Republicans are weighing a new fight with President Barack Obama over the need to lift America’s borrowing limit early next year, raising concerns that the fiscal truce established in last week’s bipartisan budget deal may be shortlived.
Paul Ryan, Republican chairman of the House budget committee, said yesterday that members of his party in Congress would meet in January to discuss what concessions they would seek from the White House in exchange for lifting the country’s debt ceiling.
“We don’t want nothing out of this debt limit. We’re going to decide what it is we’re going to accomplish out of this debt limit fight,” Mr Ryan told Fox News.
The budget deal he crafted with Patty Murray, a Democratic senator, was passed overwhelmingly by the House of Representatives but faces its final hurdle in the Senate this week. The agreement is expected to clear the upper chamber, but opposition from a number of high-profile Republican senators has left some uncertainty about the outcome.
瑞安与民主党参议员帕蒂•默里(Patty Murray)草拟的预算协议已在众议院(House of Representatives)高票通过，但本周在参议院面临最后障碍。预计参议院能通过该协议，但多位知名共和党参议员的反对给最终结果带来了一些不确定性。
“I feel we’ll have a good strong showing from the Democratic side, but we need bipartisan support to pass it,” Dick Durbin, a senior Democratic senator, told CBS.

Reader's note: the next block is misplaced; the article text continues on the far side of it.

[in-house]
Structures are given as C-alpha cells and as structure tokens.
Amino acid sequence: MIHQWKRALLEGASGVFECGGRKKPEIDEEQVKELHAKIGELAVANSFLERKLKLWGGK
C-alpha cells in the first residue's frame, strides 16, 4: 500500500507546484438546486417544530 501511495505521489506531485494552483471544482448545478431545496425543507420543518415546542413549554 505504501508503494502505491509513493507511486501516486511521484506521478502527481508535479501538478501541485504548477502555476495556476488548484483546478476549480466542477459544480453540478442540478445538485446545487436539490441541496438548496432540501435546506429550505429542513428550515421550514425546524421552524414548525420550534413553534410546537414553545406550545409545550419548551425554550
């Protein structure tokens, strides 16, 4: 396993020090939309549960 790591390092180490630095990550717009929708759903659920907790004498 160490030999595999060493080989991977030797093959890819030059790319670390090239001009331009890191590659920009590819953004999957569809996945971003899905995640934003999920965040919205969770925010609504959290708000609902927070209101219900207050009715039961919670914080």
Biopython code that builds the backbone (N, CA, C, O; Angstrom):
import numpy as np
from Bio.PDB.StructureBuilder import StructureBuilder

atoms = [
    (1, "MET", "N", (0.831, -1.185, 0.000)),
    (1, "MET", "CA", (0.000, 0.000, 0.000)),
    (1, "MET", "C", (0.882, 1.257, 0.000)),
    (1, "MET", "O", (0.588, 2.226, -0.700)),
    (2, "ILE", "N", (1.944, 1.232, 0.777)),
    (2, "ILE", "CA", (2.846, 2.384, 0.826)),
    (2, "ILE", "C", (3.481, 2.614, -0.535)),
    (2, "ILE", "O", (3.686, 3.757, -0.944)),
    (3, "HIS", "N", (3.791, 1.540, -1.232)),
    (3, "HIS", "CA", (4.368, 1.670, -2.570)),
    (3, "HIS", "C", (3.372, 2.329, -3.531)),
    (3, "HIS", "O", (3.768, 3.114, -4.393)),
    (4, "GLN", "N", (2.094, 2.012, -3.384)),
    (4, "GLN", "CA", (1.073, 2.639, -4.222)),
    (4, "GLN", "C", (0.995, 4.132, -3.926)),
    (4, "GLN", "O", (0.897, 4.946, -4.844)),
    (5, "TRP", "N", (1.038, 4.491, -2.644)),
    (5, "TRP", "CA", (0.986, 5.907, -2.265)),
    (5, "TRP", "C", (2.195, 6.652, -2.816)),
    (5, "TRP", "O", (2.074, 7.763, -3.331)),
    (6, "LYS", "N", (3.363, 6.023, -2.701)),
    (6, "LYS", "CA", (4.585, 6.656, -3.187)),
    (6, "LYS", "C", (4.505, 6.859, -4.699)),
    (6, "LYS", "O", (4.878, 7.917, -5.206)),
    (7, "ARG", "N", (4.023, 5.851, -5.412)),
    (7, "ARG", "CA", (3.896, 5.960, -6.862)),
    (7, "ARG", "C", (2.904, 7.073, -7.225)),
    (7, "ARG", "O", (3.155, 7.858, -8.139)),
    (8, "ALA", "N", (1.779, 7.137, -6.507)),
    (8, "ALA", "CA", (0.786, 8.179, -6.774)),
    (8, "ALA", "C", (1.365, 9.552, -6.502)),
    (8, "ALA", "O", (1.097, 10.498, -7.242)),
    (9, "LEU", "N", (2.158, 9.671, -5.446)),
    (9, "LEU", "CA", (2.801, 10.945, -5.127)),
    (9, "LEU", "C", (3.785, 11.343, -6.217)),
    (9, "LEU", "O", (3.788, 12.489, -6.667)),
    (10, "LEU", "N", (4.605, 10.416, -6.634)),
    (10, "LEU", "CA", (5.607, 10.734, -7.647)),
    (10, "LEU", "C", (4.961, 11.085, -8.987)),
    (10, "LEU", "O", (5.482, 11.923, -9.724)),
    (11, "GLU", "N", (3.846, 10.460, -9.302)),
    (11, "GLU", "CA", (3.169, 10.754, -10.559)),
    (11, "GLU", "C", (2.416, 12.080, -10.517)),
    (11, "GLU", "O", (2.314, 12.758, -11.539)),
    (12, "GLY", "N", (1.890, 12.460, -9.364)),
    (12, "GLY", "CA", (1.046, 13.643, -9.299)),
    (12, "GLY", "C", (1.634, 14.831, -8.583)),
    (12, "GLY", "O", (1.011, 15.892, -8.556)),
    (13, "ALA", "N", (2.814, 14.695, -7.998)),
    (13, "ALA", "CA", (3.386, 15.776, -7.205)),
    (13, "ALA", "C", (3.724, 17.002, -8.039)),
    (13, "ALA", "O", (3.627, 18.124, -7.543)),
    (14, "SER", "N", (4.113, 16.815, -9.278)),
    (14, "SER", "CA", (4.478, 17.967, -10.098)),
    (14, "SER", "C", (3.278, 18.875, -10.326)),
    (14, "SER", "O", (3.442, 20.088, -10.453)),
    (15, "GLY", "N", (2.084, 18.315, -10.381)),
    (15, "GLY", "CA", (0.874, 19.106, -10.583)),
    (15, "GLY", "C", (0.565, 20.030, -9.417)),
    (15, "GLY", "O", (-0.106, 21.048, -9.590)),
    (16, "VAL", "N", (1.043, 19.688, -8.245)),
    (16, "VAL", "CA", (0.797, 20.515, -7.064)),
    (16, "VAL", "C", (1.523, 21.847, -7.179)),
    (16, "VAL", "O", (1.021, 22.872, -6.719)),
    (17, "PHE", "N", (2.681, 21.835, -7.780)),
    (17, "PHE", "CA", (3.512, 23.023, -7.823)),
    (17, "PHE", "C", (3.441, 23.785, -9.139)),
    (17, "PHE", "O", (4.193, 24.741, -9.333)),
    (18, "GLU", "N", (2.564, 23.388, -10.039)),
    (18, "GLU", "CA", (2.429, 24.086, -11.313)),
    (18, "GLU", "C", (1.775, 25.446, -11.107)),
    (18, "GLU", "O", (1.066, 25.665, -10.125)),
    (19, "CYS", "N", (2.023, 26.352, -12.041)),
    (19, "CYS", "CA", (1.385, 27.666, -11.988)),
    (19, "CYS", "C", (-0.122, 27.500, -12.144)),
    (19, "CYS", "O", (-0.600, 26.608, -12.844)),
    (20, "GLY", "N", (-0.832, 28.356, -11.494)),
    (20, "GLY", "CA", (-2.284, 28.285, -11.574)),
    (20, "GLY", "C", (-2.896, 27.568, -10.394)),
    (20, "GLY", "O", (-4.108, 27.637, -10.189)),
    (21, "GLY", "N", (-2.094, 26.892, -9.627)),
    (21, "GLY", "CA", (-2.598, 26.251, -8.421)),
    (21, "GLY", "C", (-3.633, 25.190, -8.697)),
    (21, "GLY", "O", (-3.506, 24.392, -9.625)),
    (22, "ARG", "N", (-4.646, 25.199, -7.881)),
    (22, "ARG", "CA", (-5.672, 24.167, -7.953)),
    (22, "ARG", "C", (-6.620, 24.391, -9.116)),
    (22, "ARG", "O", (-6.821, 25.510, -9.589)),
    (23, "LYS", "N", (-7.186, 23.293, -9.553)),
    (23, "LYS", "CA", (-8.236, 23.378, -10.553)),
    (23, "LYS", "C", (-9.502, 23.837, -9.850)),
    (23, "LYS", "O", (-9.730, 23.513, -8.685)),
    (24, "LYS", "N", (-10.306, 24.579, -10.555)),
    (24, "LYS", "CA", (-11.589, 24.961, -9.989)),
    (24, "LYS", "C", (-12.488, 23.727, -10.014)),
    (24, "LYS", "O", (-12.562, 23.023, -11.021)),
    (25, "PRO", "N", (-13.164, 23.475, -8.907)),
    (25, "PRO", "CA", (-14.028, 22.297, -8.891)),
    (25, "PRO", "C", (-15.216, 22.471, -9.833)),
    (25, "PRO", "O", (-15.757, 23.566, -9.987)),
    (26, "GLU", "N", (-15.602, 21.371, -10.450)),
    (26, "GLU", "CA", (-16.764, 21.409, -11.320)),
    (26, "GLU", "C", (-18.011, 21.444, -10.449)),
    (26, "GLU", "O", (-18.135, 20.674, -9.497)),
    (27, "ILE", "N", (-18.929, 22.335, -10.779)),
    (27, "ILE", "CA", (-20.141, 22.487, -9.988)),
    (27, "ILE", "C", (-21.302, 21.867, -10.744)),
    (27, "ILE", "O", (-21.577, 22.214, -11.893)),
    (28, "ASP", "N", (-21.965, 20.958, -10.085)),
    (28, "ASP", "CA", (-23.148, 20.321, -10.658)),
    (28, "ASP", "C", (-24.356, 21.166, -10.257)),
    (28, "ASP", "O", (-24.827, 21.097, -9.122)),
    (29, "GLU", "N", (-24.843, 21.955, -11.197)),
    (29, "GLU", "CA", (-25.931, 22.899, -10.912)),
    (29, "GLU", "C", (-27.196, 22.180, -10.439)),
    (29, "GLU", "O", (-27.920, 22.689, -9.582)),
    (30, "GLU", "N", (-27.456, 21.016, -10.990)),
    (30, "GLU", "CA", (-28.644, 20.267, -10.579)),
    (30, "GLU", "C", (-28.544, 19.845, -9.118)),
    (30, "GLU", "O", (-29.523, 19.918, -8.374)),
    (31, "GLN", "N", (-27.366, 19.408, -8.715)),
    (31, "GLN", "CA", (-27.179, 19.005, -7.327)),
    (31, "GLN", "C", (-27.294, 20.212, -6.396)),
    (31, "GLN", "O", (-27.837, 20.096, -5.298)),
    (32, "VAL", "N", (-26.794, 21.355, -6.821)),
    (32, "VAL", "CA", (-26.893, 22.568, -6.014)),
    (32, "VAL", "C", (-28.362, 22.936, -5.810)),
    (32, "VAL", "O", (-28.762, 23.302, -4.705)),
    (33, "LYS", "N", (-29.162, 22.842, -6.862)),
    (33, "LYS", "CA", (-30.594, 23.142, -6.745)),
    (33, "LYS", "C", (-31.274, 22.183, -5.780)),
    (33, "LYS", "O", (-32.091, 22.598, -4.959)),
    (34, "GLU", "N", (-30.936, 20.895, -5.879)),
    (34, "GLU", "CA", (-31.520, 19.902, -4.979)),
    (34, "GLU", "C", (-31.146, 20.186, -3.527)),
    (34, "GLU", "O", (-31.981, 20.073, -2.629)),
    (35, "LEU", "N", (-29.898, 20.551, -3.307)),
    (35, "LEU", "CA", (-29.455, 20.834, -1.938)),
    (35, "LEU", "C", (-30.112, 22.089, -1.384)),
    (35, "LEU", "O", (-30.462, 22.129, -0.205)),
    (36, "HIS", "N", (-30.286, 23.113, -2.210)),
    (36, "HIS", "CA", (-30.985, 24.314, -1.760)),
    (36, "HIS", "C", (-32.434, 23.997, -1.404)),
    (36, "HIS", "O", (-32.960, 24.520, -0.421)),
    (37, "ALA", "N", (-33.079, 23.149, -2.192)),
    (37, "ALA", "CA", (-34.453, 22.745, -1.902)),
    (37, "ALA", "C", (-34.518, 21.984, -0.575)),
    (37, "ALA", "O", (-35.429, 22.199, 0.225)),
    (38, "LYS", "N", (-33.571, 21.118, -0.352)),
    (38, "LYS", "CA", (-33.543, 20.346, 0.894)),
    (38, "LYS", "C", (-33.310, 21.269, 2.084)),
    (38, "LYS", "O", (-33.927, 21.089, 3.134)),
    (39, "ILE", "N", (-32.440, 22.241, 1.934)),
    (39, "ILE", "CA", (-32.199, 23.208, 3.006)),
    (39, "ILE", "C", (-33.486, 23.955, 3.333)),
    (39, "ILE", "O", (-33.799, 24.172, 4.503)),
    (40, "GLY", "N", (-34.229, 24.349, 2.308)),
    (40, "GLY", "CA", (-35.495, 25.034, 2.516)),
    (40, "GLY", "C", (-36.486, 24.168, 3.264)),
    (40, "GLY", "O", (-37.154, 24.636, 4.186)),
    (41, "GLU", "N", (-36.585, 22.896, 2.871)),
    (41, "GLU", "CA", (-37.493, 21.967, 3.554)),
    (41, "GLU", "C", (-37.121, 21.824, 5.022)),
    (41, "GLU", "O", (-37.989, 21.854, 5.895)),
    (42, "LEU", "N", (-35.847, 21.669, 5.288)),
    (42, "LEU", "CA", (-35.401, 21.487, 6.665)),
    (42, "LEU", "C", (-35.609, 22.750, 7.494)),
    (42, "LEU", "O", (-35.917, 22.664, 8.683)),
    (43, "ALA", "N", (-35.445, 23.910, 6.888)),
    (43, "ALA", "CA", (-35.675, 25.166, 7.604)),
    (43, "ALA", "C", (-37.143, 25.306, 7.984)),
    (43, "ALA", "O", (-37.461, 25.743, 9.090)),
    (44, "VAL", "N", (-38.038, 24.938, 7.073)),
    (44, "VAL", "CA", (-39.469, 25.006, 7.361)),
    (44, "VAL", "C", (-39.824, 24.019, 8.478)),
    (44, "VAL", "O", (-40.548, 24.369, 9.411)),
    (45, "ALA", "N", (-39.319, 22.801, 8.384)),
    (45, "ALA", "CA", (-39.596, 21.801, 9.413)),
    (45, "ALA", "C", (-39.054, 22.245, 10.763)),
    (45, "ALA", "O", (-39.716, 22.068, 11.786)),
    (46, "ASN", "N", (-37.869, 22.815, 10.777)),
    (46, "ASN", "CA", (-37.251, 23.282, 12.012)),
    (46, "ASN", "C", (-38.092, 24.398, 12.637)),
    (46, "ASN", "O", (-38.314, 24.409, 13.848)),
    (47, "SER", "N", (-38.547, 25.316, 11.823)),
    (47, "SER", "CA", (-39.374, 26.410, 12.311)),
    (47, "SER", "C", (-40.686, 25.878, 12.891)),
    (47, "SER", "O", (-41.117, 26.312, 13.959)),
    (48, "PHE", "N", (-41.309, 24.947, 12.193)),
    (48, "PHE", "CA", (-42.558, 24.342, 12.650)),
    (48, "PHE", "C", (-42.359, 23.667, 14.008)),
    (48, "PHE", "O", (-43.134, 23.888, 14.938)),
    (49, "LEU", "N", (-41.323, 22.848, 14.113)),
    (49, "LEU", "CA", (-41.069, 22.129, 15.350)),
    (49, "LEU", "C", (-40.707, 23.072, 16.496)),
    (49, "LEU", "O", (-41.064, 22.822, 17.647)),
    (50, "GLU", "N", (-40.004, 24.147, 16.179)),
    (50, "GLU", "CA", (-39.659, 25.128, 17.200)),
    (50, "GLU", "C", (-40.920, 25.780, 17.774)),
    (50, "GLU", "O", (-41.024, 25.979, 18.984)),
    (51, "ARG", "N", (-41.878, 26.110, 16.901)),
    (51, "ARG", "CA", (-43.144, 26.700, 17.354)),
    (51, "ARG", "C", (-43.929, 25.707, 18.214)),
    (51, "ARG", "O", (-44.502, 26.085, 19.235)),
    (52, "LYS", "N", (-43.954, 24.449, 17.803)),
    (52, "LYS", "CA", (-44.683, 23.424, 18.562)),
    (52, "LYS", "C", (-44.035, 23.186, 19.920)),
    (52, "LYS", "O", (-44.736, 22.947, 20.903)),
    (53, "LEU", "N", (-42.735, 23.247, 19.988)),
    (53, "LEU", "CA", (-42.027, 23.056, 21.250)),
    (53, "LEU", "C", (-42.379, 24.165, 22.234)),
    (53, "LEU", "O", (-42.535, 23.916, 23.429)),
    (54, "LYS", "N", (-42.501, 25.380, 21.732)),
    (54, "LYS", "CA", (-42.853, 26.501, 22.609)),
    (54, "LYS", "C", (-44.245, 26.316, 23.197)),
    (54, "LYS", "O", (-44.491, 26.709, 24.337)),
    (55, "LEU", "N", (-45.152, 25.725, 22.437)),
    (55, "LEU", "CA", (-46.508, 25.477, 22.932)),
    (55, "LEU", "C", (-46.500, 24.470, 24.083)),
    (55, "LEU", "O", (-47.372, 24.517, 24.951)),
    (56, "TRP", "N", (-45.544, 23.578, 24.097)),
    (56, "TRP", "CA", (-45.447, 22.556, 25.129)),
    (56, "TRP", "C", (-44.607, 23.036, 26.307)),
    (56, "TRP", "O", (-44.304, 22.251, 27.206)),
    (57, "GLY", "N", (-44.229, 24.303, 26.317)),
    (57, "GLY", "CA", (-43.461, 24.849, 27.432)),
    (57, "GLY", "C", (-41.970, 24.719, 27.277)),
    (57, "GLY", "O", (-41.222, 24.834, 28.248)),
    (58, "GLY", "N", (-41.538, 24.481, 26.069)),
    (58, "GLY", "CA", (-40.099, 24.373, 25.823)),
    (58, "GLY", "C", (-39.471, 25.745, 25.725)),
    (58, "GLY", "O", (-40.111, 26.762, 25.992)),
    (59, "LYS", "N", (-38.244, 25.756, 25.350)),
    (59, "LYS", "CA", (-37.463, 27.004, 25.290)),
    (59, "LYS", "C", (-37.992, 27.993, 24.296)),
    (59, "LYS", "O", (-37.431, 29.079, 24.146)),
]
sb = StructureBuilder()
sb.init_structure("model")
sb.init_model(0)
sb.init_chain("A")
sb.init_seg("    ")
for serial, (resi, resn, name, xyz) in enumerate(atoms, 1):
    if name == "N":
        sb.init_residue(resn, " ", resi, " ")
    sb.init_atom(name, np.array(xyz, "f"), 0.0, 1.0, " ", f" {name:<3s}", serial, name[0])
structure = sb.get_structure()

The deal dramatically reduces the threat of a government shutdown over the next two years and unwinds some of the budget cuts introduced in March under “sequestration”.
Many view the deal, if passed, as marking the end of three years of vicious fiscal battles but Mr Ryan’s comments suggest that tensions could flare up again soon.
Renewed uncertainty over the debt ceiling comes as Federal Reserve officials prepare to decide on Wednesday whether to begin tapering, or slowing, the pace of their asset purchases in support of the US recovery.
A strong jobs report for November increased the likelihood that the Fed might initiate a small reduction in the rate of bond buys, as did news of the budget agreement last week. But Mr Ryan’s comments might temper any enthusiasm among Fed officials about the fiscal environment on Capitol Hill.